Senior Officials Brief on U.S. Diplomatic Efforts on Sudan

Posted by DipNote Bloggers
October 22, 2010
Assistant Secretary Carson, Special Envoy Gration, and Special Assistant Power Brief on Sudan

Special Envoy to Sudan Scott Gration, Assistant Secretary Johnnie Carson, and National Security Council Senior Director for Multilateral Affairs Samantha Power participated in a special briefing at the Washington Foreign Press Center this morning to highlight U.S. diplomatic efforts on Sudan. During his remarks, Special Envoy Gration highlighted the actions that the parties need to take to ensure that peaceful referenda that reflect the will of the Sudanese people take place on time in January.

He said, "with just 79 days remaining until January 9th -- that's the day when the Southern Sudanese are scheduled to hold the referendum on self-determination -- there is just no more time to waste. Between now and the start of registration in mid-November, the Southern Sudanese Referendum Commission must finalize voter registration procedures, it must hire and train and deploy over 10,000 registration workers. The voter registration materials, which should be delivered into Sudan in the next few days, must be distributed to all the registration sites. In addition, domestic and international monitors must be positioned to oversee this process, to guard against manipulation.

"At the same time, the parties have to resolve other CPA issues: border demarcation and Abyei. The Abyei referendum has been a big challenge for both parties. While it is still scheduled to take place on the 9th of January, the parties have so far been unable to agree on who should be eligible to vote in this referendum. To help resolve this problem, the parties asked the United States to facilitate talks on Abyei for two days in New York in late September. These talks continued for another nine days in Addis Ababa in early October.

"During these negotiations, the parties reached consensus on a number of important issues but ultimately concluded that the Abyei issue would have to be decided as part of a broader set of issues that include all the unresolved CPA and post-CPA issues. The next round of talks is scheduled to begin at the end of this month in Ethiopia and they'll be convened by President Thabo Mbeki, the chairman of the African Union's High-Level Implementation Panel.

"The CPA parties have expressed a strong desire for the United States to participate in these talks, and we will be there. With time running out, the parties must make a strategic commitment to work together to avoid war, to achieve a lasting peace. The parties must be prepared to come to Addis with an attitude of compromise to reach a final agreement on these remaining tough issues. The entire world is watching and will make judgments based on how the parties approach these talks, on how they act in the next couple months. We urge both the NCP and the SPLM to take necessary efforts to cooperate and to demonstrate good faith.

"Specifically, we'll be watching the Government of Sudan to ensure they transfer necessary funds to the Southern Sudan Referendum Commission, that they grant required visas to international monitors and aid workers, that they protect the Southerners who are now living in the North. President Obama is serious about moving toward better relations with Sudan. We have presented both parties with the steps that we are prepared to take in response to concrete achievements both in CPA implementation and in Darfur. These steps include shifting our licensing regulations to allow more trade and investment in Sudan, exchanging ambassadors, supporting debt relief, and ultimately removing the foreign assistance restrictions and lifting economic sanctions.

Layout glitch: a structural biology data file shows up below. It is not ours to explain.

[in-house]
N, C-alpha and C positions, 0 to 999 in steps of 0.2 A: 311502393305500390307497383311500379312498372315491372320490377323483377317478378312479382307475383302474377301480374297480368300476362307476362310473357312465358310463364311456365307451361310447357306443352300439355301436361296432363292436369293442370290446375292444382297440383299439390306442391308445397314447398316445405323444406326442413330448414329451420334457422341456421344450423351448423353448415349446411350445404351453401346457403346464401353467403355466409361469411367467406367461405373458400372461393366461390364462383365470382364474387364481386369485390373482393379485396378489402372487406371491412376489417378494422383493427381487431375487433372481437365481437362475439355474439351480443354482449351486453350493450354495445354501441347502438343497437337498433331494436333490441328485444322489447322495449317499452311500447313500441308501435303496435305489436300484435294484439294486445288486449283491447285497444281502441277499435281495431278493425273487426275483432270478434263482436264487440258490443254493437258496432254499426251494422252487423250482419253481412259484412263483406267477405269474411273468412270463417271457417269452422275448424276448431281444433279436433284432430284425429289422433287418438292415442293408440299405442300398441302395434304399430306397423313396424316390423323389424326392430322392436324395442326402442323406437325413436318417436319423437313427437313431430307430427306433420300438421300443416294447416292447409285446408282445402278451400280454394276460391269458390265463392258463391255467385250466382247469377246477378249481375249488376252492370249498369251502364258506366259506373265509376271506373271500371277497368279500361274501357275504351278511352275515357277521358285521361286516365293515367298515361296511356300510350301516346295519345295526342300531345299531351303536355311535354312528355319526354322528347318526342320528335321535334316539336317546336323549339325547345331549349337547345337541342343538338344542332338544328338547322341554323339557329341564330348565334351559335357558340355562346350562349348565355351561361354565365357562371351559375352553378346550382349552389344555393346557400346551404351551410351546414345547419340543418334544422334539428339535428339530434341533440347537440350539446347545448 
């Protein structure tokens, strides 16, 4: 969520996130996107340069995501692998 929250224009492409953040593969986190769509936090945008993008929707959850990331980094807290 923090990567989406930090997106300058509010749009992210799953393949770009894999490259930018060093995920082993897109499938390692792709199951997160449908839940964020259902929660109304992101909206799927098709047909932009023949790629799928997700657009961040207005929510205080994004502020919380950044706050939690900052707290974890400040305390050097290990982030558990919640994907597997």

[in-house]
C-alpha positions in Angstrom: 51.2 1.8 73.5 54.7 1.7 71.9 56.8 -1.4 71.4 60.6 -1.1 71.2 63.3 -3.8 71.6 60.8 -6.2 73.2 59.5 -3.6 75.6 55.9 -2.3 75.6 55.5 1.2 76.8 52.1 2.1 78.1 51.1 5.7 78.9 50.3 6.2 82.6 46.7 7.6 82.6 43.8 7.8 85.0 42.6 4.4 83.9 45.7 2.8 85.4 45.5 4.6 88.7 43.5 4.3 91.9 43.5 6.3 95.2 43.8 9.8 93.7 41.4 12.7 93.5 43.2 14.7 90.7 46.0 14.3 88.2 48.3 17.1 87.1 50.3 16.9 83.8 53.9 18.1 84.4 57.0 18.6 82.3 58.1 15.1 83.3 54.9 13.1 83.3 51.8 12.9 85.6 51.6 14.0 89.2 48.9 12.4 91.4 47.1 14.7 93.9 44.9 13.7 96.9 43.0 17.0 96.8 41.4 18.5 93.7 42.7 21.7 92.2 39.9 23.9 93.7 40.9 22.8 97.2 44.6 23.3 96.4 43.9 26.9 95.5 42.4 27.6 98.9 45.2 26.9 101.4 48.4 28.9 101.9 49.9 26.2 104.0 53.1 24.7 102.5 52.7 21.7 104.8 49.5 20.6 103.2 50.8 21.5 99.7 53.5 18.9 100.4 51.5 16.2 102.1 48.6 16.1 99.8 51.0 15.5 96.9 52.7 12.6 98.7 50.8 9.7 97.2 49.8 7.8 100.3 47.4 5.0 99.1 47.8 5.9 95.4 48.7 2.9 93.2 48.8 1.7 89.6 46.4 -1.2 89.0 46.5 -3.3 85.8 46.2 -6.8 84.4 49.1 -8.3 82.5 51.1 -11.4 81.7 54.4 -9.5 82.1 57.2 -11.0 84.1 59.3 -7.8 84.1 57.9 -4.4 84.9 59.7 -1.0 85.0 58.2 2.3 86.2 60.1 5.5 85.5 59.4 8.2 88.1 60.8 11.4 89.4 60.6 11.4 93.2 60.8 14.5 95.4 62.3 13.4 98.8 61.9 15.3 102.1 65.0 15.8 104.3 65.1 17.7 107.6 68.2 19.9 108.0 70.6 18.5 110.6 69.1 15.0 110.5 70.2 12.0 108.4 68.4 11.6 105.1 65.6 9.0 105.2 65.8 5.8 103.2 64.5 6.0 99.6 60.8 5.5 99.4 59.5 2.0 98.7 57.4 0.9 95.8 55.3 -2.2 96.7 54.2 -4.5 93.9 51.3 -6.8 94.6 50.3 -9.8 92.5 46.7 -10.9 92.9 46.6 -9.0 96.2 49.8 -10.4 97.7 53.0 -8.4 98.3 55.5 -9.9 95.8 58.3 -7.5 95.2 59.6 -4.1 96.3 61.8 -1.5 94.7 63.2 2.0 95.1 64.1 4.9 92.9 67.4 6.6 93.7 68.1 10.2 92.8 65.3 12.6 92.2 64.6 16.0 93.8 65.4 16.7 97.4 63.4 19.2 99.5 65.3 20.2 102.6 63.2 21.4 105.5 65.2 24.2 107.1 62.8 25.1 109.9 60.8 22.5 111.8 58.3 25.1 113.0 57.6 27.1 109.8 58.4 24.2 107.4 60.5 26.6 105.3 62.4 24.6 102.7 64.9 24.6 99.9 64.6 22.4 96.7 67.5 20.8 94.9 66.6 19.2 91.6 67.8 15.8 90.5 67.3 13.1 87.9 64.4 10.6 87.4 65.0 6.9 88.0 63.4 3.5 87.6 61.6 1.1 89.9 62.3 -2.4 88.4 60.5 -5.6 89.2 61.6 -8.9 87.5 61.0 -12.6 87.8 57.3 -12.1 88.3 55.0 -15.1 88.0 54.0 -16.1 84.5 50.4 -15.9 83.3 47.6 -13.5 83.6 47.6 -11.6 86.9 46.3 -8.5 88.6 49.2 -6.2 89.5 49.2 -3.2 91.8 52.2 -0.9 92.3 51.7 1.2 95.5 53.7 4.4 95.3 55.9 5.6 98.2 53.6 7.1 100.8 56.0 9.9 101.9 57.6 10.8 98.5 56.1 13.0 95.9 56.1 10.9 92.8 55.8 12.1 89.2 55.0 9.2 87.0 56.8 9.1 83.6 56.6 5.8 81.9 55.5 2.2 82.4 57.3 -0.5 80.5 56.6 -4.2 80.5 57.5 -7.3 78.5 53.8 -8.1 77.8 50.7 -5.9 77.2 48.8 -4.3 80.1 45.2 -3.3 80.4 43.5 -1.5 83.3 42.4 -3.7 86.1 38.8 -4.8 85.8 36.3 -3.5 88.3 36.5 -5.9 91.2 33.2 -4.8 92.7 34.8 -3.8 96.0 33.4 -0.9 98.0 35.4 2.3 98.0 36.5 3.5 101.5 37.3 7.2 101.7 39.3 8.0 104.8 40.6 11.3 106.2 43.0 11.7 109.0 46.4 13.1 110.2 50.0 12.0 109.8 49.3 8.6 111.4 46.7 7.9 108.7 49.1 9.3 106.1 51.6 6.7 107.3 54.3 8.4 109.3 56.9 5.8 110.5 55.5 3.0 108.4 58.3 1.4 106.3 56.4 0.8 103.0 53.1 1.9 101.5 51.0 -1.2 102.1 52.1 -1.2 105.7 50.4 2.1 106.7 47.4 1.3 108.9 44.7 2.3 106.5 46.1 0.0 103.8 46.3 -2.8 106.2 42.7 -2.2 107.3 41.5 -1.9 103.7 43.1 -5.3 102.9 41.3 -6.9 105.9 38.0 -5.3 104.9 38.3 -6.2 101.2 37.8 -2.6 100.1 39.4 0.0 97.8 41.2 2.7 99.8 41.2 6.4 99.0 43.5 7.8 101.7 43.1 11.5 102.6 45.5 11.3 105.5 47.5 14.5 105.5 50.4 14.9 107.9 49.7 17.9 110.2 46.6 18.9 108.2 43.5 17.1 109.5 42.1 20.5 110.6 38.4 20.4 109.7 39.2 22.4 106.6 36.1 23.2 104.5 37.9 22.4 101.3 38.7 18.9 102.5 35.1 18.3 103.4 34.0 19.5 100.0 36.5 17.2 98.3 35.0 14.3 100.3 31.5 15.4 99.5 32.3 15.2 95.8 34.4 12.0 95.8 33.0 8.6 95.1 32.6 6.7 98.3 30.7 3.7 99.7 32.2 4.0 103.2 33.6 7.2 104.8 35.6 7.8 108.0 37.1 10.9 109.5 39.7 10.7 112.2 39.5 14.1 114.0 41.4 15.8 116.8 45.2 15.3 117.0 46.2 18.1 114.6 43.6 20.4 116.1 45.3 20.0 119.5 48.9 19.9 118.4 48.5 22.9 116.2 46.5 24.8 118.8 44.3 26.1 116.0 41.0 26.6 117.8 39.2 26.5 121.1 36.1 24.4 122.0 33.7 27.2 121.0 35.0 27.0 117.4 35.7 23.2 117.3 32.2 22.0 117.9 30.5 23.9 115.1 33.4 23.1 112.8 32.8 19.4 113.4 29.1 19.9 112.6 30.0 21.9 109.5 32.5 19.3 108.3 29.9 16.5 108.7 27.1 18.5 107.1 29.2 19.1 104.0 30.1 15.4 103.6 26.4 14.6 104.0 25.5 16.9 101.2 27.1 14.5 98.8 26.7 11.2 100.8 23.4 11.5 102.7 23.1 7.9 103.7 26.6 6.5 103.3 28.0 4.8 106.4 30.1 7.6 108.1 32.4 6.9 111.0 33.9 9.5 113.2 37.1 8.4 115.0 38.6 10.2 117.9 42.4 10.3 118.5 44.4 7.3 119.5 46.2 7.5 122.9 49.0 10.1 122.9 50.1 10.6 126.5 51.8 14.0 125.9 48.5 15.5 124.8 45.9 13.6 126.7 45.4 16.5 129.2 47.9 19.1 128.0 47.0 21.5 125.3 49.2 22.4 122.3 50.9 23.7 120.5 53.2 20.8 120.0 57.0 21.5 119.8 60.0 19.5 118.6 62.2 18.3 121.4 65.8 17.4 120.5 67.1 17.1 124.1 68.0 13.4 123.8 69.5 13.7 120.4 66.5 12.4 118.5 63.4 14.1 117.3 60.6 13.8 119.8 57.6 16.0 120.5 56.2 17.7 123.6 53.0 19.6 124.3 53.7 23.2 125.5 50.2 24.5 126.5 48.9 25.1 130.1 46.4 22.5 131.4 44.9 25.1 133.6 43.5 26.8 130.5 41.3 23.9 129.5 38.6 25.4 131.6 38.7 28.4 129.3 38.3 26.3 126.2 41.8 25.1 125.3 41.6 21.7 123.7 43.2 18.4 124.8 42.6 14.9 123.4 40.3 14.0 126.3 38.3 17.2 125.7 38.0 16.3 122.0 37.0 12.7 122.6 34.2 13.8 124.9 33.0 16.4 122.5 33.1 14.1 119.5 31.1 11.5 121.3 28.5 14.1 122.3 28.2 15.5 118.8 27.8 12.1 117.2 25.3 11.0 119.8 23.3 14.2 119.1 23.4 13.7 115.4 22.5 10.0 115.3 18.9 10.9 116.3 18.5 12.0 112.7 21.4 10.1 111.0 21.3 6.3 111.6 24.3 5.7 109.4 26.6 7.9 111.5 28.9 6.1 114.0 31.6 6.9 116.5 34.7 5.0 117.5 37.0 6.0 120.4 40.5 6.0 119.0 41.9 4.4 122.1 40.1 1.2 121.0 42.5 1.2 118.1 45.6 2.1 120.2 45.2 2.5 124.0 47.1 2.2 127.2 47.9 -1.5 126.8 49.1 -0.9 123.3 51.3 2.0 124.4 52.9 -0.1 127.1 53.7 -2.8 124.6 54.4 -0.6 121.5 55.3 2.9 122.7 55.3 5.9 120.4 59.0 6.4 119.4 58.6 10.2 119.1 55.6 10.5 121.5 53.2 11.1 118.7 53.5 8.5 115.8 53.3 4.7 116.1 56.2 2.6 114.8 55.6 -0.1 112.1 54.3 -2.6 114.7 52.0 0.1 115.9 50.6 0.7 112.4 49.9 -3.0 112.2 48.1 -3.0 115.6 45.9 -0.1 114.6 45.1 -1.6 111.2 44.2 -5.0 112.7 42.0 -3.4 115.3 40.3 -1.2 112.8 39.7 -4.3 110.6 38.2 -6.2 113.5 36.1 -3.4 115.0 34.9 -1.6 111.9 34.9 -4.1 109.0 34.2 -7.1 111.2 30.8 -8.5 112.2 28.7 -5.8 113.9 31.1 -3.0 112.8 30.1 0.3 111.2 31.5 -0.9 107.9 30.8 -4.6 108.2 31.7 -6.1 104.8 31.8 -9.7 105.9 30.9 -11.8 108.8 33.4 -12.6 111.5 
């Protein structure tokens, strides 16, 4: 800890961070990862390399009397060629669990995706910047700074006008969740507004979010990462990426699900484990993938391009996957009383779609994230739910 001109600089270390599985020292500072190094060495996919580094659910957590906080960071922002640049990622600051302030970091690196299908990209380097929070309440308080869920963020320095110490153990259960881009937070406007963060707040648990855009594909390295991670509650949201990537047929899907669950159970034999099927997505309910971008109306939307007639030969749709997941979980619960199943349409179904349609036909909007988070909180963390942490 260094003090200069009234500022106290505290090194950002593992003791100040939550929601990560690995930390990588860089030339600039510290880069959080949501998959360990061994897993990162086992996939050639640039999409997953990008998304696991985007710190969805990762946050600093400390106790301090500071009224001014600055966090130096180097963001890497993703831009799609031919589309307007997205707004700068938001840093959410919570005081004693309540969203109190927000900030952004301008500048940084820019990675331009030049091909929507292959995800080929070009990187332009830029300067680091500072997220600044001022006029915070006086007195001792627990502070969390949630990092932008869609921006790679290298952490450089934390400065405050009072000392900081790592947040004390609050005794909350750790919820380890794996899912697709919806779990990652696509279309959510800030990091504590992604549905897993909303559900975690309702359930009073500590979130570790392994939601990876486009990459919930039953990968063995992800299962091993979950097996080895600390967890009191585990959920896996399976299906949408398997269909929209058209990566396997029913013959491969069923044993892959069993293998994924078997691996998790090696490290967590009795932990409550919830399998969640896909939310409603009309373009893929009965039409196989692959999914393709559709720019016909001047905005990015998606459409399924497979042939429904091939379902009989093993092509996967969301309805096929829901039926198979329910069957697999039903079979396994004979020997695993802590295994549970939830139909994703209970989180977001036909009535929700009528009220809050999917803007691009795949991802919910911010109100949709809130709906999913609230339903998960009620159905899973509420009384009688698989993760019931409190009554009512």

"Getting to full normalization will require not only progress on the CPA, but also in the comprehensive peace agreement in Darfur. The President is equally committed to ending the conflict in Darfur as he is to full implementation of the CPA. We continue to support the Doha process by our involvement there and we continue to support the efforts of UN peacekeepers and the international humanitarian organizations as they seek to improve security and living conditions for those in Darfur. We call upon all the armed movements, including those that are now absent from Doha, to engage in a peaceful negotiation. There can be no peace in Sudan without peace in Darfur.

"As you can see, much remains to be done in the next few months by both parties, but the United States is committed to helping Sudan achieve a lasting peace, to helping Sudan get that stable and secure and prosperous future that the Sudanese people need and that they deserve."

You can click here for a chart showing the status of progress for the referendum. The full transcript is available here.

Comments

Comments

Eric
|
New Mexico, USA
October 25, 2010

Eric in New Mexico writes:

To: Special Envoy to Sudan Scott Gration, Assistant Secretary Johnnie Carson, and National Security Council Senior Director for Multilateral Affairs Samantha Power,

I hope folks are able to get this pulled off successfully without a round of conflict following.

But in being realistic about the chances, what exactly are we prepared to do to prevent another outbreak of genocidal conflict and/or civil war?

Would we go so far as to serve the ICC warrant on Bashir ourselves and remove him from power if his government continues to engage in violence as a political mechanism of intimidation?

Or on the failure of this referendum to provide the peaceful outcome you wish, will DoS throw up its hands in the air and say "we tried" and do nothing else except express regret that it didn't succeed? Condeming the violence without stopping it?

I surely hope your hopes in this matter arn't preventing this government from dealing with the distinct probable outcome that all your diplomacy will not put Sudan on track to a better future, because those that use violence to gain their objectives in this case haven't been dealt with properly to this point yet.

It's one thing to express hope, it's another to provide some assurance that there will be peace, one way or another. And you haven't done that.

If I were to make odds, I think you have less than a 20% chance of the CPA issues getting resolved in time, and a 70% chance that violence will lead to another civil war after the referendum if not during it.

Success for the referendum is at 10% chance or less for creating lasting peace at this point despite your best efforts.

And personally, I would hate to see this become one more notable reason why dictators and tyrants (let alone genocidal maniacs) should NOT BE LEFT IN POWER to create further human misery, and as further example of "failed diplomacy".

You gotta take that 10% chance of success and take it as far as you can...I applaud this, but I sure hope folks are exploring contingincies with DoD/NATO/AU/UN forces to prevent bloodshed in the aftermath of the referendum.

For not doing so would be a failure to protect populations from the outcome of diplomatic failure.